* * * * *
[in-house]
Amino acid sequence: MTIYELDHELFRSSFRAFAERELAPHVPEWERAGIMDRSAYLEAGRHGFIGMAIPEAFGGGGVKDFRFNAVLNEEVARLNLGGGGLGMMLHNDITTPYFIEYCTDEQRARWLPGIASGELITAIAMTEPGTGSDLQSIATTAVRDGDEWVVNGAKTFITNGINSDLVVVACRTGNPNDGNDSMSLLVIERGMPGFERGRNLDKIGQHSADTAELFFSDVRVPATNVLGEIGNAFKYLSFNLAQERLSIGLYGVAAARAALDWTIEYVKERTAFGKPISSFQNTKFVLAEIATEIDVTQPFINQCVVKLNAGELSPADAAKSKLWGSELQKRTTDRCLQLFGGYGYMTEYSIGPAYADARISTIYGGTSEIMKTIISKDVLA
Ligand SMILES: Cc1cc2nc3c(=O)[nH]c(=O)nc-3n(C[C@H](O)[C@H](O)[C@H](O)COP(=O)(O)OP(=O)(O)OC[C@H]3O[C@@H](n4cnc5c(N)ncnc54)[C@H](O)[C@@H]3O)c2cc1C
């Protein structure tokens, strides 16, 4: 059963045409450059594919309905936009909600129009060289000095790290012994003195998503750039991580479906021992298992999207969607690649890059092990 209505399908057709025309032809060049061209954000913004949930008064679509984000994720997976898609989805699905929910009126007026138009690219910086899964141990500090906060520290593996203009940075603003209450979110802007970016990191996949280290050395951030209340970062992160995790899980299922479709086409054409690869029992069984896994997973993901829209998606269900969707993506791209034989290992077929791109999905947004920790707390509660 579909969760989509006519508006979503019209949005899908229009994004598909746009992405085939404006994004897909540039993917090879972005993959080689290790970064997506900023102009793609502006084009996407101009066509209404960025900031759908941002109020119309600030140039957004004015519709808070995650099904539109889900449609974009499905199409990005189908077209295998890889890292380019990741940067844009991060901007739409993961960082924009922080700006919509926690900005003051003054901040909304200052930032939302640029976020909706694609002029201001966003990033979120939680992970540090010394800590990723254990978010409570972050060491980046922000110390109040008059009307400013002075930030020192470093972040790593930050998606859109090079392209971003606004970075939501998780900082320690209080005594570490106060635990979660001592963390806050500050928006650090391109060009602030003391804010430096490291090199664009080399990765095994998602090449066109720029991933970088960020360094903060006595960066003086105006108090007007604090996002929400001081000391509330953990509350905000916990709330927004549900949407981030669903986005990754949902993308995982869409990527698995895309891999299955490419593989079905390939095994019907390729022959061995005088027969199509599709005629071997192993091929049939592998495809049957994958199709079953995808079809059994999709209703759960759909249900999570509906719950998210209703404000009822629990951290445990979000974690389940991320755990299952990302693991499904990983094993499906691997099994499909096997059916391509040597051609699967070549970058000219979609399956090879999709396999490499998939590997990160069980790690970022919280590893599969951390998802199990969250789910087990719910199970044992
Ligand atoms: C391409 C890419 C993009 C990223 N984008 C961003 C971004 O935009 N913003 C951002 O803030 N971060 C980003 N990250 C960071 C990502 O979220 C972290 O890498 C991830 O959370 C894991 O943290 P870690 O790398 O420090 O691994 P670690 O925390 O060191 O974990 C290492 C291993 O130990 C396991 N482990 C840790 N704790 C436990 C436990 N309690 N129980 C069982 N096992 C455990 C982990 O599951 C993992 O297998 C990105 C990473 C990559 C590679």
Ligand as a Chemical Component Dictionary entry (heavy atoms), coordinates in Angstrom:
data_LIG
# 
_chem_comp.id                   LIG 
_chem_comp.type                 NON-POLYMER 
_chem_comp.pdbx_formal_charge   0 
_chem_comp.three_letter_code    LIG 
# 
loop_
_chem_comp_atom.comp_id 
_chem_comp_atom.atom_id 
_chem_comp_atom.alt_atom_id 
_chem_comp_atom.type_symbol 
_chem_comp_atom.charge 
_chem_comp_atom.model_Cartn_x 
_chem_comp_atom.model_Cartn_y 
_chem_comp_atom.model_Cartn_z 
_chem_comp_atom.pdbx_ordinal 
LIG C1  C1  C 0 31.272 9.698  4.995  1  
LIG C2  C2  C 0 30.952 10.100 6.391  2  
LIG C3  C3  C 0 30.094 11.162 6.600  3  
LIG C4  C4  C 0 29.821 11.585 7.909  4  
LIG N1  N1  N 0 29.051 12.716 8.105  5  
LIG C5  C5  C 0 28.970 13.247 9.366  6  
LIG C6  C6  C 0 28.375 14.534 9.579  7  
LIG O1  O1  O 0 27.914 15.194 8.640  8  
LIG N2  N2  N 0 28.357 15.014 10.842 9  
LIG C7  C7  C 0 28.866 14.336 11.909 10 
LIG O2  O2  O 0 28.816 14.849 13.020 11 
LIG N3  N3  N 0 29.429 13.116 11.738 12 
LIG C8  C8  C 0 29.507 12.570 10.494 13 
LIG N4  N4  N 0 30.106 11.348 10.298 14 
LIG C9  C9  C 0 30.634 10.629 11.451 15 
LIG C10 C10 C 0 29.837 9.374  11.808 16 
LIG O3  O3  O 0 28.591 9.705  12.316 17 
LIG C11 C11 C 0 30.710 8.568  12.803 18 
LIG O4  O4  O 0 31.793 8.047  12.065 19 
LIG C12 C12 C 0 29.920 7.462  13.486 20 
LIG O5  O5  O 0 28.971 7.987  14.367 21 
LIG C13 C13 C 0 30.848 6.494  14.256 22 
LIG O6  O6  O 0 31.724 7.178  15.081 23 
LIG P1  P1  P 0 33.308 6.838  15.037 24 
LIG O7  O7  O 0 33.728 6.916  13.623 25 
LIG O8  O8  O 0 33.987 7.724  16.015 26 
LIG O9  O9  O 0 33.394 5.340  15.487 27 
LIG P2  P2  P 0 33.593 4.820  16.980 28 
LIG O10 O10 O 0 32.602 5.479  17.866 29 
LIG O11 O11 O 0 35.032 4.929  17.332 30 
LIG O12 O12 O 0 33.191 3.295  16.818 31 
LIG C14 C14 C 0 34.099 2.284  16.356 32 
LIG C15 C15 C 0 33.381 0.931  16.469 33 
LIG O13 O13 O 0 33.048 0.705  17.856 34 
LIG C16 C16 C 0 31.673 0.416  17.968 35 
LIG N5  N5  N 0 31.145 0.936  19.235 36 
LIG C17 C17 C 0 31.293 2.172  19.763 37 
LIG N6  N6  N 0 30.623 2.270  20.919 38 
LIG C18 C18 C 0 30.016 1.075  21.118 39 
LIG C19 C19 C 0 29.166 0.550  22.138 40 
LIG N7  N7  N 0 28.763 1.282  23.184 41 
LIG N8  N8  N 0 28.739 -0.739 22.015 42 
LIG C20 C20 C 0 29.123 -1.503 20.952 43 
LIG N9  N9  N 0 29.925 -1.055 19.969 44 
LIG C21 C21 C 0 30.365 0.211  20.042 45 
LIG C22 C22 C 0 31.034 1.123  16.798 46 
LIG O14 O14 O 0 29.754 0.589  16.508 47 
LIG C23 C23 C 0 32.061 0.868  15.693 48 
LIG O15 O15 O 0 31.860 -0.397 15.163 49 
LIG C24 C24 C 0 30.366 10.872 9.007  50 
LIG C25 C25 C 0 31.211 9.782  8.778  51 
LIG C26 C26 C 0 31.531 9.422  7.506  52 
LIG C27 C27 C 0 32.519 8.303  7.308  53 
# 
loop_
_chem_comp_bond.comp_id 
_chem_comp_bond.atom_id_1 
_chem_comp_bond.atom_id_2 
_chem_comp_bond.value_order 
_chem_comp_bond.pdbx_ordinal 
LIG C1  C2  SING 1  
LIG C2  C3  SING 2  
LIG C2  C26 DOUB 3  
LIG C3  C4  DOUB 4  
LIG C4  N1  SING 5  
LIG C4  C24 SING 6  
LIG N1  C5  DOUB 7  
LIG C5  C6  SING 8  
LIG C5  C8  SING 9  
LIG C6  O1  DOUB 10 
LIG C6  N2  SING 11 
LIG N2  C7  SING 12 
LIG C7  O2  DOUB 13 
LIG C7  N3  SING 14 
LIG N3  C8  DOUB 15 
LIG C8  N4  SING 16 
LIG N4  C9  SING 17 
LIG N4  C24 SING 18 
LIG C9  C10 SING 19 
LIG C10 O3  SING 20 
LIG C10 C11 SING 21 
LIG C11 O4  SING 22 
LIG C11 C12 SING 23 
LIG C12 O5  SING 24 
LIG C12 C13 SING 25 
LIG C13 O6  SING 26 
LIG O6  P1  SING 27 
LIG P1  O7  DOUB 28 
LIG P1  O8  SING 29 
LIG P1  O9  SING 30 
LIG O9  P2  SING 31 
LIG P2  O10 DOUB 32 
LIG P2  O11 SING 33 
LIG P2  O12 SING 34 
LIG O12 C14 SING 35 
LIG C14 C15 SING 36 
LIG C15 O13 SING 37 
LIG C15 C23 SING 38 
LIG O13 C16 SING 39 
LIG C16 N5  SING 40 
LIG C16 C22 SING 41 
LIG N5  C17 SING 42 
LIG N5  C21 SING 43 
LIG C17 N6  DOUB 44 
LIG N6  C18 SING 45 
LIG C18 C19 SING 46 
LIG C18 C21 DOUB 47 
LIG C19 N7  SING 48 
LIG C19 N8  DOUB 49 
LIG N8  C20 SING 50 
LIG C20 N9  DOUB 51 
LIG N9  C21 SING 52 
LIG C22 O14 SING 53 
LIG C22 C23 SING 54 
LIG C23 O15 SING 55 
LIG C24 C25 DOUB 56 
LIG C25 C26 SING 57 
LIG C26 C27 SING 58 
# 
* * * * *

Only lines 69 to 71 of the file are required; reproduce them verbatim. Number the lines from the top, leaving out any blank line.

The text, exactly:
LIG C22 C22 C 0 31.034 1.123  16.798 46 
LIG O14 O14 O 0 29.754 0.589  16.508 47 
LIG C23 C23 C 0 32.061 0.868  15.693 48 